Life as an Expatriate

Back home in Montreal, my boyfriend is moving into a new apartment. He is hoping a change of scenery will enable him to break bad habits. He has a new grocery store, bookstore and gym. He wants to be more disciplined.

My apartment building

That's what lifestyle is; habits we've acquired, good ones and bad. I think many people move to a new country, hoping to escape routine and change themselves for the better. I do think moving, be it down the street or to a new country, makes it easier to change, but not easy. You don't escape the tendencies.
Before I moved to Korea, I found little information about Suwon, and the outdated photos led me to believe the city was dirty, industrial and almost rural in parts. I thought I could live a simple life here for 12 months.
I was surprised when faced with the pressures of Korea- the competition, the superficiality, the high tech obsessions (small TVs on Taxi dashboards).
I did that silly post about assimilation, but I have changed and assimilated in many ways.
You may say, "so what. There's a 7-Eleven on every corner," and yes- Korea is a developed Nation; I have cable TV, running water and a flush toilet, but the customs and lifestyle are different. On a map, it seems I traveled as far away from home as I could go.
I have kimchi and red pepper paste in my fridge, I send about 10 text messages every day, I keep a neat appearance, I hang my clothing to dry and speak a little bit of Korean.
When I was at Everland on Sunday, I noted how strange it was to see so many foreigners- that they stood out in a crowd. Kyle reminded me that I am a foreigner.
My neighborhood in Suwon has a small town feel. My neighbors, especially the older generation, were initially leery or perversely curious about me. They held back smiles, but I now feel accepted. No one stares. Instead they nod and say hello in Korean, like I'm one of them:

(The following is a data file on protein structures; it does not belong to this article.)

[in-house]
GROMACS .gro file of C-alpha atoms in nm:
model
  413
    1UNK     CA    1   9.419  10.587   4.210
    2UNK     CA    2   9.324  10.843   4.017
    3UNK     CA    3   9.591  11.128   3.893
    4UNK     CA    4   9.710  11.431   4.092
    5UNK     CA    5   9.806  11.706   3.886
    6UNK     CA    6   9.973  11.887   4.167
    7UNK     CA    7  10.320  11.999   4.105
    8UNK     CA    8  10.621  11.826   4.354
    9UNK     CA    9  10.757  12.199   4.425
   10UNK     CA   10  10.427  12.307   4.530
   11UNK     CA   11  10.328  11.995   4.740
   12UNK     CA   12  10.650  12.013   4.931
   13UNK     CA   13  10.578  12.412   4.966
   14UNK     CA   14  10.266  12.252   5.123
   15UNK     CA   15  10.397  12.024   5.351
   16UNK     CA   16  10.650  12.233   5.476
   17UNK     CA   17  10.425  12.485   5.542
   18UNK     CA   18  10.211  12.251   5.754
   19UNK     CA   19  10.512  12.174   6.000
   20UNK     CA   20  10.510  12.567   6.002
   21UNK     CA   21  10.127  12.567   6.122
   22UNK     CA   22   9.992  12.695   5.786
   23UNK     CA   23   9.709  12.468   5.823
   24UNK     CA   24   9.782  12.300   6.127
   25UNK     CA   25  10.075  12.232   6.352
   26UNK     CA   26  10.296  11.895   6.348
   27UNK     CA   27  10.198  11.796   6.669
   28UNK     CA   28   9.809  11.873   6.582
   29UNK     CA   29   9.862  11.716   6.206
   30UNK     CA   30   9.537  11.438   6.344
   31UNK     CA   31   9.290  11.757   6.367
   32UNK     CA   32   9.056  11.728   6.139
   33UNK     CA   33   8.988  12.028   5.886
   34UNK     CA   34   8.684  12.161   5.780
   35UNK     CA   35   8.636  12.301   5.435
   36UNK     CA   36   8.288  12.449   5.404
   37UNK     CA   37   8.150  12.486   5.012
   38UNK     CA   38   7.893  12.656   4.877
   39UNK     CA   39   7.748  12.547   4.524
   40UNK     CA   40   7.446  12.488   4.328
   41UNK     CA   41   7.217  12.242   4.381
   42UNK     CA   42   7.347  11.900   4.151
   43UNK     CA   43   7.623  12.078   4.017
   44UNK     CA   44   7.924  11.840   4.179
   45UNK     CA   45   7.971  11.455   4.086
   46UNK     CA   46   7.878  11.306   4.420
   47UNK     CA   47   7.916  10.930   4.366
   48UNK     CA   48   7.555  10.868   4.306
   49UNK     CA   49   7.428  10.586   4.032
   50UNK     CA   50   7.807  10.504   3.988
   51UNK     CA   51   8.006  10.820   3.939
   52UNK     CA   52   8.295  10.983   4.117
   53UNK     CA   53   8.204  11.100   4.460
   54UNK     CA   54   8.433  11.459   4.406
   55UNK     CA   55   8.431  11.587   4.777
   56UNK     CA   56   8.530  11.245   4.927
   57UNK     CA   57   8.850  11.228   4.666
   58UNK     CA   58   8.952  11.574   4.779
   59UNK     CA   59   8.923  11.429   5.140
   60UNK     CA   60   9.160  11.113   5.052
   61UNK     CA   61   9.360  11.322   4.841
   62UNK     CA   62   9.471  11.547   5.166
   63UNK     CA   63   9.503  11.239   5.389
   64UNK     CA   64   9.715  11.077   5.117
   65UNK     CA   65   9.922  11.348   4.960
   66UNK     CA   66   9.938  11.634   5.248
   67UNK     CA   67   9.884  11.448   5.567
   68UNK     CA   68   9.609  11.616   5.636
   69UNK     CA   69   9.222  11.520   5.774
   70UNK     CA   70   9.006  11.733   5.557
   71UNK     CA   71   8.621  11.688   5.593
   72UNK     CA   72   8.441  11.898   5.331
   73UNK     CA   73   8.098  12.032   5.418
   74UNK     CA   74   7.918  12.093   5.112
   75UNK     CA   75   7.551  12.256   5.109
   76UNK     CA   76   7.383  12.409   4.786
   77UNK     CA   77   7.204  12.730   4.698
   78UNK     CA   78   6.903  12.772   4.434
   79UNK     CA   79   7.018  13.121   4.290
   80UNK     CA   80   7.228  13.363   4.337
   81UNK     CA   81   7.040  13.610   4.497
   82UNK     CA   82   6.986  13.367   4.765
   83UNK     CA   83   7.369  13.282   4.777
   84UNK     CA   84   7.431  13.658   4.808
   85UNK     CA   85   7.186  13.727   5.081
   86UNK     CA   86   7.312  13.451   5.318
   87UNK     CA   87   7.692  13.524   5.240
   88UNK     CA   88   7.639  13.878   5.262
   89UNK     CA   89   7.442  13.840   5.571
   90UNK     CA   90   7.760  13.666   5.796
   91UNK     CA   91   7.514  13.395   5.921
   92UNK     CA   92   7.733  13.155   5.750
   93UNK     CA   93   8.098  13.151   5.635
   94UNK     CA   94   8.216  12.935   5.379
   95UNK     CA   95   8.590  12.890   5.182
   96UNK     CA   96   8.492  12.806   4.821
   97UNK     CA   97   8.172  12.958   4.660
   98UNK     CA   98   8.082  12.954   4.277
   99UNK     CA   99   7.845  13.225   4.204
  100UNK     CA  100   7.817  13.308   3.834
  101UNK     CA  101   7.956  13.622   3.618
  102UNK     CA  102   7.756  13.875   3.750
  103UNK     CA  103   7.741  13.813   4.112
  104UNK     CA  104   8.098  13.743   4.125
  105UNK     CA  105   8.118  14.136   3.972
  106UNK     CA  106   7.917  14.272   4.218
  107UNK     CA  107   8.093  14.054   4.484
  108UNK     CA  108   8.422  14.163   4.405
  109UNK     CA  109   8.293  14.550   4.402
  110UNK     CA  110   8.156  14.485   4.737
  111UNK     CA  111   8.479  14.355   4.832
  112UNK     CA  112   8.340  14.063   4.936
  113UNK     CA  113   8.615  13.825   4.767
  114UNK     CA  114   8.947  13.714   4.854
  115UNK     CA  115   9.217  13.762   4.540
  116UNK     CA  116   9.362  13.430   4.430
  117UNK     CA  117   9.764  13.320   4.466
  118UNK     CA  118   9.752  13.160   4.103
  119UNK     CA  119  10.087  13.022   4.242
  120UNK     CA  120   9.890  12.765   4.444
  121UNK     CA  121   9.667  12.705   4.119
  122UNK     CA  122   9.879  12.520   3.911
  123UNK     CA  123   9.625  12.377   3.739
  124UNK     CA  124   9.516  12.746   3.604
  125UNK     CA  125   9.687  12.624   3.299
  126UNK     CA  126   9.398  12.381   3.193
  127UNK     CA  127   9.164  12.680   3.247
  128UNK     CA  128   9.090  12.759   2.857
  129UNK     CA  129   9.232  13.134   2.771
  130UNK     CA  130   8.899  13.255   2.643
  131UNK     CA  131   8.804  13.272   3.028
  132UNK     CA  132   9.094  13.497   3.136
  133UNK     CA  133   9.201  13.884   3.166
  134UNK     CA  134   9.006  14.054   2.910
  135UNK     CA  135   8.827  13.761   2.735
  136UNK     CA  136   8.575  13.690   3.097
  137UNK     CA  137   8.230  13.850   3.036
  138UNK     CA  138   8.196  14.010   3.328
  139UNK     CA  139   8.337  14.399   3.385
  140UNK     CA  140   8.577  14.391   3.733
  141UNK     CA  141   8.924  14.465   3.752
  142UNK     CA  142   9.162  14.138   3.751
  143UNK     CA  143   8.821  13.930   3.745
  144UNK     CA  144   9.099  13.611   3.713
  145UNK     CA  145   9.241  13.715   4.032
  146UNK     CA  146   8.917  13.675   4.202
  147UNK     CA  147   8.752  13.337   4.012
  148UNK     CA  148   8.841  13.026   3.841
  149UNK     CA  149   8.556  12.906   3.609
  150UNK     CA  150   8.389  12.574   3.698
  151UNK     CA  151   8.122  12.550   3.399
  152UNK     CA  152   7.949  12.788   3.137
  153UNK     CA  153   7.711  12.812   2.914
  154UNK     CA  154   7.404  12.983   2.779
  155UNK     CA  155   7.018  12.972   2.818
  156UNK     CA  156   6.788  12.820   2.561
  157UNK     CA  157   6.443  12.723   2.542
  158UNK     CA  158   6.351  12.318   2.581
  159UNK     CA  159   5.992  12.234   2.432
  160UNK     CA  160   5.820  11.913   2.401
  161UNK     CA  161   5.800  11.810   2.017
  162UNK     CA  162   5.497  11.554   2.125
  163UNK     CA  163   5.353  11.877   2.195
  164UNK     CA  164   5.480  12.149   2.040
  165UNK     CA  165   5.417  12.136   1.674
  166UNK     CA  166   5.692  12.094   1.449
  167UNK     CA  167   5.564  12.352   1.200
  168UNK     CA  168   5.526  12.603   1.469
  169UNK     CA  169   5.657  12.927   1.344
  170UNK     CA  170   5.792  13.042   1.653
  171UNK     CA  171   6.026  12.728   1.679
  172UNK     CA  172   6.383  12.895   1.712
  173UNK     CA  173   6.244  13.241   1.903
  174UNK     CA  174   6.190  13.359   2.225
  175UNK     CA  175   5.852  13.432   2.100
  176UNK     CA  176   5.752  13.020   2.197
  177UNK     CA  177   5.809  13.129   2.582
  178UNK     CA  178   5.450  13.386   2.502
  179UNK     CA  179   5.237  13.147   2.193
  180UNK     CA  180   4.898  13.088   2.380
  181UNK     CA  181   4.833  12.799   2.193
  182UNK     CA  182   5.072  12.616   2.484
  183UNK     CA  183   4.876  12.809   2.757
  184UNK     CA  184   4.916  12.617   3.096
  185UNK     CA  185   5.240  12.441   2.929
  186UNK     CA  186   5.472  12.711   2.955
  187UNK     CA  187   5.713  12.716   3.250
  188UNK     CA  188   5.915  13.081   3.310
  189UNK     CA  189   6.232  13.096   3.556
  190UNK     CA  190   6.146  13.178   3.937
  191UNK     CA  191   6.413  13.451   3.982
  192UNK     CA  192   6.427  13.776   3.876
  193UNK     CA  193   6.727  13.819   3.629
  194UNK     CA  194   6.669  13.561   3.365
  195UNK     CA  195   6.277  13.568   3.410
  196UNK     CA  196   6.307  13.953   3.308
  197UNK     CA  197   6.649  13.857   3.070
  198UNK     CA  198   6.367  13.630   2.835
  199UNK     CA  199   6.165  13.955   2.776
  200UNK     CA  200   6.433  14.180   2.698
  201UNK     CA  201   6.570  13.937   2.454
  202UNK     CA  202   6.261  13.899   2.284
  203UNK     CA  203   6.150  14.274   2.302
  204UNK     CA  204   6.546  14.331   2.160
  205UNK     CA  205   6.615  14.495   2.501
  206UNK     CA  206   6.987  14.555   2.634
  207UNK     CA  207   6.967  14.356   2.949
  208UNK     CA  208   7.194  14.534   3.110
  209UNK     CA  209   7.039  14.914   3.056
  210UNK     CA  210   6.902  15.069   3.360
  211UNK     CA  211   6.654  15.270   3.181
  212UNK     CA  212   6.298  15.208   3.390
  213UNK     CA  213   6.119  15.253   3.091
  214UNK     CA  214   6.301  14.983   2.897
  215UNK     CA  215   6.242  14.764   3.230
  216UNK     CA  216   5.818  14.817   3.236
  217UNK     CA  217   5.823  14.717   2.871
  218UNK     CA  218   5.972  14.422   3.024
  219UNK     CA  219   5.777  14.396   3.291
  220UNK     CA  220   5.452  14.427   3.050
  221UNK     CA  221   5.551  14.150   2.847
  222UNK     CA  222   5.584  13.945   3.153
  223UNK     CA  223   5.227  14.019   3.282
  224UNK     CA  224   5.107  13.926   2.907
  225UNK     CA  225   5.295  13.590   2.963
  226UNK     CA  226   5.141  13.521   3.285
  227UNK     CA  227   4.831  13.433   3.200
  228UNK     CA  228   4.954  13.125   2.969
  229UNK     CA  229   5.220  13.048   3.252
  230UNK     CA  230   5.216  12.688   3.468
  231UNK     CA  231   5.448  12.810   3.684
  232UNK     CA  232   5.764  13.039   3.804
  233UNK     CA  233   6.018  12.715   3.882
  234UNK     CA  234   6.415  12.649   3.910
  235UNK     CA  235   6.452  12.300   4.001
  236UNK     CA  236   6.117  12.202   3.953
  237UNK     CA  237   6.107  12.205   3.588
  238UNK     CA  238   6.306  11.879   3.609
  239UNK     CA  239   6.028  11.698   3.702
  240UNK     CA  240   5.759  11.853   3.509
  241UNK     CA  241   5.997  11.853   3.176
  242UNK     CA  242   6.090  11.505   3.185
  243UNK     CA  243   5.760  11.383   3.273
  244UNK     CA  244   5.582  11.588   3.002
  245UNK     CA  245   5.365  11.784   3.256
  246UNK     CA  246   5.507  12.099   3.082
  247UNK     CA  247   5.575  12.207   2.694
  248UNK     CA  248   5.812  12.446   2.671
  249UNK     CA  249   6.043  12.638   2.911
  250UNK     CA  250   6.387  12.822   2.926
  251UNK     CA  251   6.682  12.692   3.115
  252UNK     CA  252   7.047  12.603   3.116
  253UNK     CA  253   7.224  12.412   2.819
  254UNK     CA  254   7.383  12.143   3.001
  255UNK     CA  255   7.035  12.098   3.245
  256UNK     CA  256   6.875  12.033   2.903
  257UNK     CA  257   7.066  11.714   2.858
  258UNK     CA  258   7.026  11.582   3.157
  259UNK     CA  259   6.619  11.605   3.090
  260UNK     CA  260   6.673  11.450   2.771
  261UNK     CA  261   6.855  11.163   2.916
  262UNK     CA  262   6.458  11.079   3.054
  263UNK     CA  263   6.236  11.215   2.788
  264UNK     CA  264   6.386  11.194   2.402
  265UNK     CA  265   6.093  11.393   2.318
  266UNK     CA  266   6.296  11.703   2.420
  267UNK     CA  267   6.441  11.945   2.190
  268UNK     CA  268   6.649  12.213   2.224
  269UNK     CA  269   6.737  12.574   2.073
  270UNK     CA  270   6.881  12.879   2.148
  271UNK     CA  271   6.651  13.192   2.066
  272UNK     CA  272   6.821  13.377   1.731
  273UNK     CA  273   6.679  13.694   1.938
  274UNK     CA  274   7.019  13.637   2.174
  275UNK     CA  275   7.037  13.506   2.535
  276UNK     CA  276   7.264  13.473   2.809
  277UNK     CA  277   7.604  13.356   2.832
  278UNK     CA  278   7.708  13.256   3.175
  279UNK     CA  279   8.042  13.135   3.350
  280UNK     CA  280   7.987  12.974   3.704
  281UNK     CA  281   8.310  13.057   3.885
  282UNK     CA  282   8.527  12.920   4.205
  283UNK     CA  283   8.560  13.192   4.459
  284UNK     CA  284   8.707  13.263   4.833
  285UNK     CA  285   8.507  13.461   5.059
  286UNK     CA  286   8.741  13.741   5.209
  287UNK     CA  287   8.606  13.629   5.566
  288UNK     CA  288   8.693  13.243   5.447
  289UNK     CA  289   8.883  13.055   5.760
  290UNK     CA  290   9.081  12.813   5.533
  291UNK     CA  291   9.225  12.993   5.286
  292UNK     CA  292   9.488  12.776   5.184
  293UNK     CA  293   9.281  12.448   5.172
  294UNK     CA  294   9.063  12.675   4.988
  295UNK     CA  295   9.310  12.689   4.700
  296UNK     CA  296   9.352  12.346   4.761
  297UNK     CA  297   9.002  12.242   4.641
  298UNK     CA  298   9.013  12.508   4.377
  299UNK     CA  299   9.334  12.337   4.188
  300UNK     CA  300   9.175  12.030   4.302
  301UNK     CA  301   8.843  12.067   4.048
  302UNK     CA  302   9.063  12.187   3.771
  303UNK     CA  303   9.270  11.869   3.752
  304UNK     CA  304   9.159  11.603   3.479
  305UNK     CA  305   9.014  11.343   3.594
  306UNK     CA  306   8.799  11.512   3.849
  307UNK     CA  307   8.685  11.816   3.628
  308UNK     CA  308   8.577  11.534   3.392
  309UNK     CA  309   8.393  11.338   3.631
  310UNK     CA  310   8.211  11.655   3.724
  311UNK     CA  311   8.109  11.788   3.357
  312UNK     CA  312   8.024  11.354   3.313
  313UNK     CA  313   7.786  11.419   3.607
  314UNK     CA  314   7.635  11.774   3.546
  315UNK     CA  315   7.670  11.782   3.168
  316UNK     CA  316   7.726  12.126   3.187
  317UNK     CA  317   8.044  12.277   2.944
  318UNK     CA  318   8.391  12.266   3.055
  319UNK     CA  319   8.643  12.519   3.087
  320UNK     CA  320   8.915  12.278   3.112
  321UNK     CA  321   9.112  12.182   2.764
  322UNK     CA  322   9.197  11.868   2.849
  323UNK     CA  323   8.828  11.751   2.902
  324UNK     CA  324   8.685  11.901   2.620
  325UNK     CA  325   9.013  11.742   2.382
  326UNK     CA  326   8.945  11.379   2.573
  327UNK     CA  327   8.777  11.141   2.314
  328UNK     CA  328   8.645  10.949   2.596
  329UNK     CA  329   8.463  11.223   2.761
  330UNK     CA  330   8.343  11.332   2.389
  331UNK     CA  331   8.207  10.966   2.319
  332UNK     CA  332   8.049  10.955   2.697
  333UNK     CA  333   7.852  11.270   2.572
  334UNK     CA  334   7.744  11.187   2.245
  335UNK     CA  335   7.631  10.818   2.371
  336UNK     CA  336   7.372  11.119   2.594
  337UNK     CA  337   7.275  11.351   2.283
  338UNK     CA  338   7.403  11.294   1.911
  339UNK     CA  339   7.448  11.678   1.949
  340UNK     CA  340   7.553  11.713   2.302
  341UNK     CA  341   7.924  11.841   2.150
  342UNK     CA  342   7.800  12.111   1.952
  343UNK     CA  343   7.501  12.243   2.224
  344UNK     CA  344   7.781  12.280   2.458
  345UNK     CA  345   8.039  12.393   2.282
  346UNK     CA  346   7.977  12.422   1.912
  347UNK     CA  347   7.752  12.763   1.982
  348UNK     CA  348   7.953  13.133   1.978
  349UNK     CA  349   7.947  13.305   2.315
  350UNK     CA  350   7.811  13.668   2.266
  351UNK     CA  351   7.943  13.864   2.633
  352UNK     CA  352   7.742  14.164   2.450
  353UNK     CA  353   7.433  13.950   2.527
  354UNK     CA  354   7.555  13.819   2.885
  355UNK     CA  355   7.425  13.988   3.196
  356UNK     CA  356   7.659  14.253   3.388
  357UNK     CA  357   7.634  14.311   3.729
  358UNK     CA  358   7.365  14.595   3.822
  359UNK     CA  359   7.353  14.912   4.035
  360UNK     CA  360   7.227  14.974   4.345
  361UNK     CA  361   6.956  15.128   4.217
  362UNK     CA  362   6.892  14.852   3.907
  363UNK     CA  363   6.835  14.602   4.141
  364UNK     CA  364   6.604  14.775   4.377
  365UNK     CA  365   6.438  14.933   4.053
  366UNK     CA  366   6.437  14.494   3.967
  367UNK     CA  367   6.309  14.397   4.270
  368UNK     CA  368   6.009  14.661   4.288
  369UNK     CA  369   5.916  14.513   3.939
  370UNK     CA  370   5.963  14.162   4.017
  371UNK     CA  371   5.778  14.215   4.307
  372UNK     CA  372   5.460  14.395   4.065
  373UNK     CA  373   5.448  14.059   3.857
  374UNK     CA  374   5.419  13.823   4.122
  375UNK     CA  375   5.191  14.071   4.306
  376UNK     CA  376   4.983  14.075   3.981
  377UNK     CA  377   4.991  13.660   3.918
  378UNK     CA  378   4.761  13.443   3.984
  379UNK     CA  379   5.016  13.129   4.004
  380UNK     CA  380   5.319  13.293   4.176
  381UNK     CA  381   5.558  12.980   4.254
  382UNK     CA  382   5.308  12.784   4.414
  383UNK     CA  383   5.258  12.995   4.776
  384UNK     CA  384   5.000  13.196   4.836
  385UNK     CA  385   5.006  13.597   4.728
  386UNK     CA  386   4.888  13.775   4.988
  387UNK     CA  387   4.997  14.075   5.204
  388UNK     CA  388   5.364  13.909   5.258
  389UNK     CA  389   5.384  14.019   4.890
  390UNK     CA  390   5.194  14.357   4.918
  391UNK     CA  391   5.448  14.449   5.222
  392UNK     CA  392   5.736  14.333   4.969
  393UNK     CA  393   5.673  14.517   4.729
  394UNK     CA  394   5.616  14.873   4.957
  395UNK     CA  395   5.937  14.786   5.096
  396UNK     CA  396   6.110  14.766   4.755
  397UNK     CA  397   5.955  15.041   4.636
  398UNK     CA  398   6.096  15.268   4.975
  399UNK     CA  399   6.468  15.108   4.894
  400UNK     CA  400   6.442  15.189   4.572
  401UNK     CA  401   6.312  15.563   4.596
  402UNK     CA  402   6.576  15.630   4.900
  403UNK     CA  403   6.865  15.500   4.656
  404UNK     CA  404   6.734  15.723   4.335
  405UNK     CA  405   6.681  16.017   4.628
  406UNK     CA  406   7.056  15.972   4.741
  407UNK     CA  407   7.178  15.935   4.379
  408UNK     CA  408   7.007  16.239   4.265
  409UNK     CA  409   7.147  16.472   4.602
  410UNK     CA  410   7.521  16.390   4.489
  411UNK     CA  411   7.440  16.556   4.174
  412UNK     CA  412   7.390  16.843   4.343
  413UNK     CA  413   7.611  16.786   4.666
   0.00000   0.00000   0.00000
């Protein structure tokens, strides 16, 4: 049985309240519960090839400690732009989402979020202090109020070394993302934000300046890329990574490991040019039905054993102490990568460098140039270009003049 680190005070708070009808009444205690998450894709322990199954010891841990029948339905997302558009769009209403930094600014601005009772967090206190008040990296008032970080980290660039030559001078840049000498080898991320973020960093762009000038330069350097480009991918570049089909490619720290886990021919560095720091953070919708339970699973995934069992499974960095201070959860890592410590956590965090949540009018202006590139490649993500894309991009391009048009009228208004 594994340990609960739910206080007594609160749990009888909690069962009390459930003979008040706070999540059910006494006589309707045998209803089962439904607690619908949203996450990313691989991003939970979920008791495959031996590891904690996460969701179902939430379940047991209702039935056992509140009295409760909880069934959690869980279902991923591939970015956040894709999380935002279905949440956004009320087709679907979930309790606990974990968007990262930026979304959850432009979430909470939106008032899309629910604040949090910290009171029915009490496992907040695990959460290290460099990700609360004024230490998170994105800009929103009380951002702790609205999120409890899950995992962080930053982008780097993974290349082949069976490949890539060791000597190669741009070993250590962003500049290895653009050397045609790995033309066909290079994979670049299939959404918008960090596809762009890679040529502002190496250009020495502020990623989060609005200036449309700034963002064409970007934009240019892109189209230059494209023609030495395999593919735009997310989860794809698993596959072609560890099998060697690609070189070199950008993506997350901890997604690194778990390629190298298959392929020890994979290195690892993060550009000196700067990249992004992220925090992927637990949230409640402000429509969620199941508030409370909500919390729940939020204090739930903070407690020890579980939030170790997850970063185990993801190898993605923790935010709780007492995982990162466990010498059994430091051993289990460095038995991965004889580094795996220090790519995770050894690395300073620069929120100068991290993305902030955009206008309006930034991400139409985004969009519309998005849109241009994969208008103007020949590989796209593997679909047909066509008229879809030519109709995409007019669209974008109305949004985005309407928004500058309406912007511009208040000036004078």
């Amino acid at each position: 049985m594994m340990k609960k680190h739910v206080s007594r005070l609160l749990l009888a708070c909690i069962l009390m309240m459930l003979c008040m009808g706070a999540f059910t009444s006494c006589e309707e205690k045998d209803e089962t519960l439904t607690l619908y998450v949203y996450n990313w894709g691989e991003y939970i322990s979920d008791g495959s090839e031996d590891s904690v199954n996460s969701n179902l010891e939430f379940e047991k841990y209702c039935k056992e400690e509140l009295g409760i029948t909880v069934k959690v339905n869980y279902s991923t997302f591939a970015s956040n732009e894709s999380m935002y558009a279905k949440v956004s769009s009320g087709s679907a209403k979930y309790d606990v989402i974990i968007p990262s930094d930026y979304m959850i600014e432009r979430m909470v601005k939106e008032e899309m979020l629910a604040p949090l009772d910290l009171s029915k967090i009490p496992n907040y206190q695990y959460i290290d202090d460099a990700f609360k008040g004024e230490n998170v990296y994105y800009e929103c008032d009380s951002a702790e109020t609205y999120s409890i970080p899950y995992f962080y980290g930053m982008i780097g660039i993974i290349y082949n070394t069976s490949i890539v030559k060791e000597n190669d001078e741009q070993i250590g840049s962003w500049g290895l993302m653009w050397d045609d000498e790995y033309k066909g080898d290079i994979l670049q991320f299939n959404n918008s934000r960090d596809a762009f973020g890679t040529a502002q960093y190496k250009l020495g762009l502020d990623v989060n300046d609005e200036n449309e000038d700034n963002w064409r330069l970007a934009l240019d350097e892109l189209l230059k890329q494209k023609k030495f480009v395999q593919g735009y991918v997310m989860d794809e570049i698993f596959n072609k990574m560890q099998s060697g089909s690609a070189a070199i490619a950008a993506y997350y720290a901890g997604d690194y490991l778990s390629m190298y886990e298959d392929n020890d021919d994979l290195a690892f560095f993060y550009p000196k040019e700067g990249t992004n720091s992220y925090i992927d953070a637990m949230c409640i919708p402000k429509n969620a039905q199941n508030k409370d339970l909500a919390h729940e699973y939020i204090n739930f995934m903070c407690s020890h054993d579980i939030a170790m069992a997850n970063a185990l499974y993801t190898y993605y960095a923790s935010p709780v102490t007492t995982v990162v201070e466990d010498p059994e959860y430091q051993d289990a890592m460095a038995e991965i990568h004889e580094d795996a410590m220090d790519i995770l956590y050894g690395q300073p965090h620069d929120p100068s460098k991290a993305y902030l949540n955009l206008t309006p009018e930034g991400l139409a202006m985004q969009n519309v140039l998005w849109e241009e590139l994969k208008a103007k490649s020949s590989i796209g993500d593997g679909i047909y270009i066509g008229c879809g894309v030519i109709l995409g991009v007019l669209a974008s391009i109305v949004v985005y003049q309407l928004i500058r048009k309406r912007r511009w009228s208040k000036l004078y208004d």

There's a traditional market with the same vendors selling slabs of beef, brown eggs and kimchi.

I'll miss the man who owns a wine bar next to my building. He sits on his veranda all day long, lets his wife do the work, and waves to passersby like me. He has photos of his travels on the wall; green pictures of Thailand and Vietnam that he is eager to discuss.
There's a convenient store clerk perpetually unpacking boxes of inventory. The family run kimbap Heaven restaurant leaves the TV on a Korean drama channel so patrons can watch. The server at Coobuck Coffee flips through an Elle or Vogue magazine, ready to serve a latte in her pressed apron.
Everything is familiar- even the unpleasant things, like a cat I saw for the first time yesterday, after hearing its cries of agony for a month. It has only 3 legs, and fur in patches.
I made the decision to only have Korean friends this year. Sometimes I get frustrated when I have to repeat myself continuously or simplify my English, but I've had a more "authentic" stay in Korea because of my relationships.
I was telling Josh last night, I have it in my mind that I'm leaving Korea in 5 or 6 months, and I may never return- even for a vacation, so I can't get too attached to the people here. I hate to think I'll have to wave goodbye forever.